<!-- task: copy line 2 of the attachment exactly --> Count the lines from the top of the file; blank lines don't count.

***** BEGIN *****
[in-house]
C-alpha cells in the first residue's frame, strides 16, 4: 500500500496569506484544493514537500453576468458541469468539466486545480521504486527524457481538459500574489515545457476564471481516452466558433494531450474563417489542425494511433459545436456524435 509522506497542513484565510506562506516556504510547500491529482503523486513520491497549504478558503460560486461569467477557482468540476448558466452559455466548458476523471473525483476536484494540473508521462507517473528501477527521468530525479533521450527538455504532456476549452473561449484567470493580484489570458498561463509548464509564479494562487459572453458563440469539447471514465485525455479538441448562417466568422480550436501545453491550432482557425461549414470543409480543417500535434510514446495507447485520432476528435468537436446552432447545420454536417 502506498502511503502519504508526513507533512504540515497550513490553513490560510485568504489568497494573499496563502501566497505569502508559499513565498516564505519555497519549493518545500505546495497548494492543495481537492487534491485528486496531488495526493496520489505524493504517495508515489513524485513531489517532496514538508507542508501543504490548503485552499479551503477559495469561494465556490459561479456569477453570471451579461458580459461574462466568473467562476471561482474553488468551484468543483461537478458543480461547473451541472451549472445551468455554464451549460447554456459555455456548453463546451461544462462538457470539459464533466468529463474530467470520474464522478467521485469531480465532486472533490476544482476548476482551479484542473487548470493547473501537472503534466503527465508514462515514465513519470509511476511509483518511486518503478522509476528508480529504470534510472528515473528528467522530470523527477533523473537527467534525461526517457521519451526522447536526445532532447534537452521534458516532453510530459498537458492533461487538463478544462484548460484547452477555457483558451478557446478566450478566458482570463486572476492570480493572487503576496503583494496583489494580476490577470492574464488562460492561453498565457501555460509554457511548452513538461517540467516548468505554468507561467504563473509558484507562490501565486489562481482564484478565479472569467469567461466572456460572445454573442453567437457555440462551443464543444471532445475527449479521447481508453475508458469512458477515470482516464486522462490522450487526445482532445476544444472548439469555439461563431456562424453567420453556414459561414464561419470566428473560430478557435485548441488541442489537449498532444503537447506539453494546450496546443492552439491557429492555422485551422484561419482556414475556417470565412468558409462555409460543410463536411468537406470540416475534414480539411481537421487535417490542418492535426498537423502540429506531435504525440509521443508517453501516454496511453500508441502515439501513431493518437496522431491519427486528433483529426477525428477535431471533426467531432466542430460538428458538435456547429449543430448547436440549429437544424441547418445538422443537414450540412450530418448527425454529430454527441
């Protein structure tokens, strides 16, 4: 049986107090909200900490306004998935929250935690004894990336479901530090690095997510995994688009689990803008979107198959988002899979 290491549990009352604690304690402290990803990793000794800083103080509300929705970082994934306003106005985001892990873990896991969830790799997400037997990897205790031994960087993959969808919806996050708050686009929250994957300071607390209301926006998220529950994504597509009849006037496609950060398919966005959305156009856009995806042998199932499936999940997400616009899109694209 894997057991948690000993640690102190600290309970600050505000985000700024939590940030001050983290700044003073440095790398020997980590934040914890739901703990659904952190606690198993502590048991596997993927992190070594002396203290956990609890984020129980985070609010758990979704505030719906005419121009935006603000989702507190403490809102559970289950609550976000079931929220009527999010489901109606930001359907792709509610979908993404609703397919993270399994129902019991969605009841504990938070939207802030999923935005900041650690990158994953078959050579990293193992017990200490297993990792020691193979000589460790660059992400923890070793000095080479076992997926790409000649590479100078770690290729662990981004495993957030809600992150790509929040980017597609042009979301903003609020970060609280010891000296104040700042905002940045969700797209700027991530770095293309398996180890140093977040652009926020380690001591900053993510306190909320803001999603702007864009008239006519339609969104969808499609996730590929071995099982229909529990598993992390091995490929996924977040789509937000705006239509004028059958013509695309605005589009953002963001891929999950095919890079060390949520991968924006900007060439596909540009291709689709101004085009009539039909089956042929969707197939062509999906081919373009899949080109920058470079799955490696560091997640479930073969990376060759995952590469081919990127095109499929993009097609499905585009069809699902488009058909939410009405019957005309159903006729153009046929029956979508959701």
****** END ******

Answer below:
C-alpha cells in the first residue's frame, strides 16, 4: 500500500496569506484544493514537500453576468458541469468539466486545480521504486527524457481538459500574489515545457476564471481516452466558433494531450474563417489542425494511433459545436456524435 509522506497542513484565510506562506516556504510547500491529482503523486513520491497549504478558503460560486461569467477557482468540476448558466452559455466548458476523471473525483476536484494540473508521462507517473528501477527521468530525479533521450527538455504532456476549452473561449484567470493580484489570458498561463509548464509564479494562487459572453458563440469539447471514465485525455479538441448562417466568422480550436501545453491550432482557425461549414470543409480543417500535434510514446495507447485520432476528435468537436446552432447545420454536417 502506498502511503502519504508526513507533512504540515497550513490553513490560510485568504489568497494573499496563502501566497505569502508559499513565498516564505519555497519549493518545500505546495497548494492543495481537492487534491485528486496531488495526493496520489505524493504517495508515489513524485513531489517532496514538508507542508501543504490548503485552499479551503477559495469561494465556490459561479456569477453570471451579461458580459461574462466568473467562476471561482474553488468551484468543483461537478458543480461547473451541472451549472445551468455554464451549460447554456459555455456548453463546451461544462462538457470539459464533466468529463474530467470520474464522478467521485469531480465532486472533490476544482476548476482551479484542473487548470493547473501537472503534466503527465508514462515514465513519470509511476511509483518511486518503478522509476528508480529504470534510472528515473528528467522530470523527477533523473537527467534525461526517457521519451526522447536526445532532447534537452521534458516532453510530459498537458492533461487538463478544462484548460484547452477555457483558451478557446478566450478566458482570463486572476492570480493572487503576496503583494496583489494580476490577470492574464488562460492561453498565457501555460509554457511548452513538461517540467516548468505554468507561467504563473509558484507562490501565486489562481482564484478565479472569467469567461466572456460572445454573442453567437457555440462551443464543444471532445475527449479521447481508453475508458469512458477515470482516464486522462490522450487526445482532445476544444472548439469555439461563431456562424453567420453556414459561414464561419470566428473560430478557435485548441488541442489537449498532444503537447506539453494546450496546443492552439491557429492555422485551422484561419482556414475556417470565412468558409462555409460543410463536411468537406470540416475534414480539411481537421487535417490542418492535426498537423502540429506531435504525440509521443508517453501516454496511453500508441502515439501513431493518437496522431491519427486528433483529426477525428477535431471533426467531432466542430460538428458538435456547429449543430448547436440549429437544424441547418445538422443537414450540412450530418448527425454529430454527441